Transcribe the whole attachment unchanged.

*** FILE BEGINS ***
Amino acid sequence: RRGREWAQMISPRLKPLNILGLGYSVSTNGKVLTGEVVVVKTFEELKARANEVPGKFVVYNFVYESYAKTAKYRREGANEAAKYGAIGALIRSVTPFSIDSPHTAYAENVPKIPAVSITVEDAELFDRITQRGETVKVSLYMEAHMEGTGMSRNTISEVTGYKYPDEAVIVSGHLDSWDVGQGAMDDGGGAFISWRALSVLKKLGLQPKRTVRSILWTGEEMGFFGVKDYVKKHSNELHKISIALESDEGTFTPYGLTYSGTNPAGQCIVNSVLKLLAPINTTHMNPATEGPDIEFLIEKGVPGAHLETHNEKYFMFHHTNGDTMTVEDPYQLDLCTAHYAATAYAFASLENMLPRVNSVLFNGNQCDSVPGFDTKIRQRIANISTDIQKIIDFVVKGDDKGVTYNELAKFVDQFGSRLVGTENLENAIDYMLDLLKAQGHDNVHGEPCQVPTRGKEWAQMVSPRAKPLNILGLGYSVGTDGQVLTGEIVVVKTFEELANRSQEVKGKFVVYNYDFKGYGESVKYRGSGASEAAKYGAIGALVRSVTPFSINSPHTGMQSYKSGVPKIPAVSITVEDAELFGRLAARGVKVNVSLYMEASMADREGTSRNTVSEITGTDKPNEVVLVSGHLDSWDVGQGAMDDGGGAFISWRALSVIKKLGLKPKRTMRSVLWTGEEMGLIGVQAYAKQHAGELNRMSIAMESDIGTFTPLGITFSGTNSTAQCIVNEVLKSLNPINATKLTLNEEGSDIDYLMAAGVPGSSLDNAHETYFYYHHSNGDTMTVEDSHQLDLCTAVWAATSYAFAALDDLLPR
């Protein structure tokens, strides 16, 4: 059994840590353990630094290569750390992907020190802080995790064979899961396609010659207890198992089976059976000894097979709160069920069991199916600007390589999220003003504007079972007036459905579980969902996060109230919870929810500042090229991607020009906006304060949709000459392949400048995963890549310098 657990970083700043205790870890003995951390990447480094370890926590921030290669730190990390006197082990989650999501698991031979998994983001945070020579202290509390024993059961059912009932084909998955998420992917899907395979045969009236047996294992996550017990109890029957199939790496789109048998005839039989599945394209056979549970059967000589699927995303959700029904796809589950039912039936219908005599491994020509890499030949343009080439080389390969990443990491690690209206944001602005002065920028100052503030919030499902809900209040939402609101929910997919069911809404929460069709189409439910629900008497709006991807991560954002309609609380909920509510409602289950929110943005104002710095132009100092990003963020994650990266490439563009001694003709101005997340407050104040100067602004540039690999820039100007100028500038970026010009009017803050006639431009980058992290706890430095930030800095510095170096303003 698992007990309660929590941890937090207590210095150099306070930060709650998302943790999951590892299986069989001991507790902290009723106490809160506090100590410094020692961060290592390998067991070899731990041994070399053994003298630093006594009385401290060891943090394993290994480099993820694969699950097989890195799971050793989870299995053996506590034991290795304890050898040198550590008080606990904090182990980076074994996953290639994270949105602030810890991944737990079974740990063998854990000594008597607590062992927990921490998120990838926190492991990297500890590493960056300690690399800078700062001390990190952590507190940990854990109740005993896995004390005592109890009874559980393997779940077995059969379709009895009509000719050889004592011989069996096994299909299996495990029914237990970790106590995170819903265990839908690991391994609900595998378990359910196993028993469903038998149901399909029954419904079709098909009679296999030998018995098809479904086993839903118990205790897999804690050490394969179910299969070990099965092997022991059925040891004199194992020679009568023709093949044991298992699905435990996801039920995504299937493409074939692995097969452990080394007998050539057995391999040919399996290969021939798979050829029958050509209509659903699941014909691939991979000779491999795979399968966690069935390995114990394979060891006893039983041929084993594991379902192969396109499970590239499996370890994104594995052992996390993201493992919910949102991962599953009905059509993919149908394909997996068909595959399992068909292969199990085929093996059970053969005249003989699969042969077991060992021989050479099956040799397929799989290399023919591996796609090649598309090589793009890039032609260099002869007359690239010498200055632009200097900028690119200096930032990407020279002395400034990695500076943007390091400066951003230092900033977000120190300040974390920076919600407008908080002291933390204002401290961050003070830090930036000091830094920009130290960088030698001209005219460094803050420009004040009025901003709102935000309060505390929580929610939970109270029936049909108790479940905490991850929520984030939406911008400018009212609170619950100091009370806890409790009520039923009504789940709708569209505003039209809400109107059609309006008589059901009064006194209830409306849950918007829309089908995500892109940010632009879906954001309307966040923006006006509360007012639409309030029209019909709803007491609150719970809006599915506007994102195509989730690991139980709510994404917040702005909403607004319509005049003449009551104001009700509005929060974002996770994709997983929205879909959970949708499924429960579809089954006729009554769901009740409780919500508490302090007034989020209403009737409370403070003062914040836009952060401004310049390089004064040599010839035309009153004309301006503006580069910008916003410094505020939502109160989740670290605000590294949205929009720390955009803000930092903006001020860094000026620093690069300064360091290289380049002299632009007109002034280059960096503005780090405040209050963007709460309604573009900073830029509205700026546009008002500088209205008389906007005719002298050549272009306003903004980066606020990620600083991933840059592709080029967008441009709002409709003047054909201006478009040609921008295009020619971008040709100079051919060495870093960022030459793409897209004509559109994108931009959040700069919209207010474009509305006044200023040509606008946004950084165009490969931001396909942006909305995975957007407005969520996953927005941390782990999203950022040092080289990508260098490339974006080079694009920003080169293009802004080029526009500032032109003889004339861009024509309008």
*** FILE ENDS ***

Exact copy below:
Amino acid sequence: RRGREWAQMISPRLKPLNILGLGYSVSTNGKVLTGEVVVVKTFEELKARANEVPGKFVVYNFVYESYAKTAKYRREGANEAAKYGAIGALIRSVTPFSIDSPHTAYAENVPKIPAVSITVEDAELFDRITQRGETVKVSLYMEAHMEGTGMSRNTISEVTGYKYPDEAVIVSGHLDSWDVGQGAMDDGGGAFISWRALSVLKKLGLQPKRTVRSILWTGEEMGFFGVKDYVKKHSNELHKISIALESDEGTFTPYGLTYSGTNPAGQCIVNSVLKLLAPINTTHMNPATEGPDIEFLIEKGVPGAHLETHNEKYFMFHHTNGDTMTVEDPYQLDLCTAHYAATAYAFASLENMLPRVNSVLFNGNQCDSVPGFDTKIRQRIANISTDIQKIIDFVVKGDDKGVTYNELAKFVDQFGSRLVGTENLENAIDYMLDLLKAQGHDNVHGEPCQVPTRGKEWAQMVSPRAKPLNILGLGYSVGTDGQVLTGEIVVVKTFEELANRSQEVKGKFVVYNYDFKGYGESVKYRGSGASEAAKYGAIGALVRSVTPFSINSPHTGMQSYKSGVPKIPAVSITVEDAELFGRLAARGVKVNVSLYMEASMADREGTSRNTVSEITGTDKPNEVVLVSGHLDSWDVGQGAMDDGGGAFISWRALSVIKKLGLKPKRTMRSVLWTGEEMGLIGVQAYAKQHAGELNRMSIAMESDIGTFTPLGITFSGTNSTAQCIVNEVLKSLNPINATKLTLNEEGSDIDYLMAAGVPGSSLDNAHETYFYYHHSNGDTMTVEDSHQLDLCTAVWAATSYAFAALDDLLPR
């Protein structure tokens, strides 16, 4: 059994840590353990630094290569750390992907020190802080995790064979899961396609010659207890198992089976059976000894097979709160069920069991199916600007390589999220003003504007079972007036459905579980969902996060109230919870929810500042090229991607020009906006304060949709000459392949400048995963890549310098 657990970083700043205790870890003995951390990447480094370890926590921030290669730190990390006197082990989650999501698991031979998994983001945070020579202290509390024993059961059912009932084909998955998420992917899907395979045969009236047996294992996550017990109890029957199939790496789109048998005839039989599945394209056979549970059967000589699927995303959700029904796809589950039912039936219908005599491994020509890499030949343009080439080389390969990443990491690690209206944001602005002065920028100052503030919030499902809900209040939402609101929910997919069911809404929460069709189409439910629900008497709006991807991560954002309609609380909920509510409602289950929110943005104002710095132009100092990003963020994650990266490439563009001694003709101005997340407050104040100067602004540039690999820039100007100028500038970026010009009017803050006639431009980058992290706890430095930030800095510095170096303003 698992007990309660929590941890937090207590210095150099306070930060709650998302943790999951590892299986069989001991507790902290009723106490809160506090100590410094020692961060290592390998067991070899731990041994070399053994003298630093006594009385401290060891943090394993290994480099993820694969699950097989890195799971050793989870299995053996506590034991290795304890050898040198550590008080606990904090182990980076074994996953290639994270949105602030810890991944737990079974740990063998854990000594008597607590062992927990921490998120990838926190492991990297500890590493960056300690690399800078700062001390990190952590507190940990854990109740005993896995004390005592109890009874559980393997779940077995059969379709009895009509000719050889004592011989069996096994299909299996495990029914237990970790106590995170819903265990839908690991391994609900595998378990359910196993028993469903038998149901399909029954419904079709098909009679296999030998018995098809479904086993839903118990205790897999804690050490394969179910299969070990099965092997022991059925040891004199194992020679009568023709093949044991298992699905435990996801039920995504299937493409074939692995097969452990080394007998050539057995391999040919399996290969021939798979050829029958050509209509659903699941014909691939991979000779491999795979399968966690069935390995114990394979060891006893039983041929084993594991379902192969396109499970590239499996370890994104594995052992996390993201493992919910949102991962599953009905059509993919149908394909997996068909595959399992068909292969199990085929093996059970053969005249003989699969042969077991060992021989050479099956040799397929799989290399023919591996796609090649598309090589793009890039032609260099002869007359690239010498200055632009200097900028690119200096930032990407020279002395400034990695500076943007390091400066951003230092900033977000120190300040974390920076919600407008908080002291933390204002401290961050003070830090930036000091830094920009130290960088030698001209005219460094803050420009004040009025901003709102935000309060505390929580929610939970109270029936049909108790479940905490991850929520984030939406911008400018009212609170619950100091009370806890409790009520039923009504789940709708569209505003039209809400109107059609309006008589059901009064006194209830409306849950918007829309089908995500892109940010632009879906954001309307966040923006006006509360007012639409309030029209019909709803007491609150719970809006599915506007994102195509989730690991139980709510994404917040702005909403607004319509005049003449009551104001009700509005929060974002996770994709997983929205879909959970949708499924429960579809089954006729009554769901009740409780919500508490302090007034989020209403009737409370403070003062914040836009952060401004310049390089004064040599010839035309009153004309301006503006580069910008916003410094505020939502109160989740670290605000590294949205929009720390955009803000930092903006001020860094000026620093690069300064360091290289380049002299632009007109002034280059960096503005780090405040209050963007709460309604573009900073830029509205700026546009008002500088209205008389906007005719002298050549272009306003903004980066606020990620600083991933840059592709080029967008441009709002409709003047054909201006478009040609921008295009020619971008040709100079051919060495870093960022030459793409897209004509559109994108931009959040700069919209207010474009509305006044200023040509606008946004950084165009490969931001396909942006909305995975957007407005969520996953927005941390782990999203950022040092080289990508260098490339974006080079694009920003080169293009802004080029526009500032032109003889004339861009024509309008």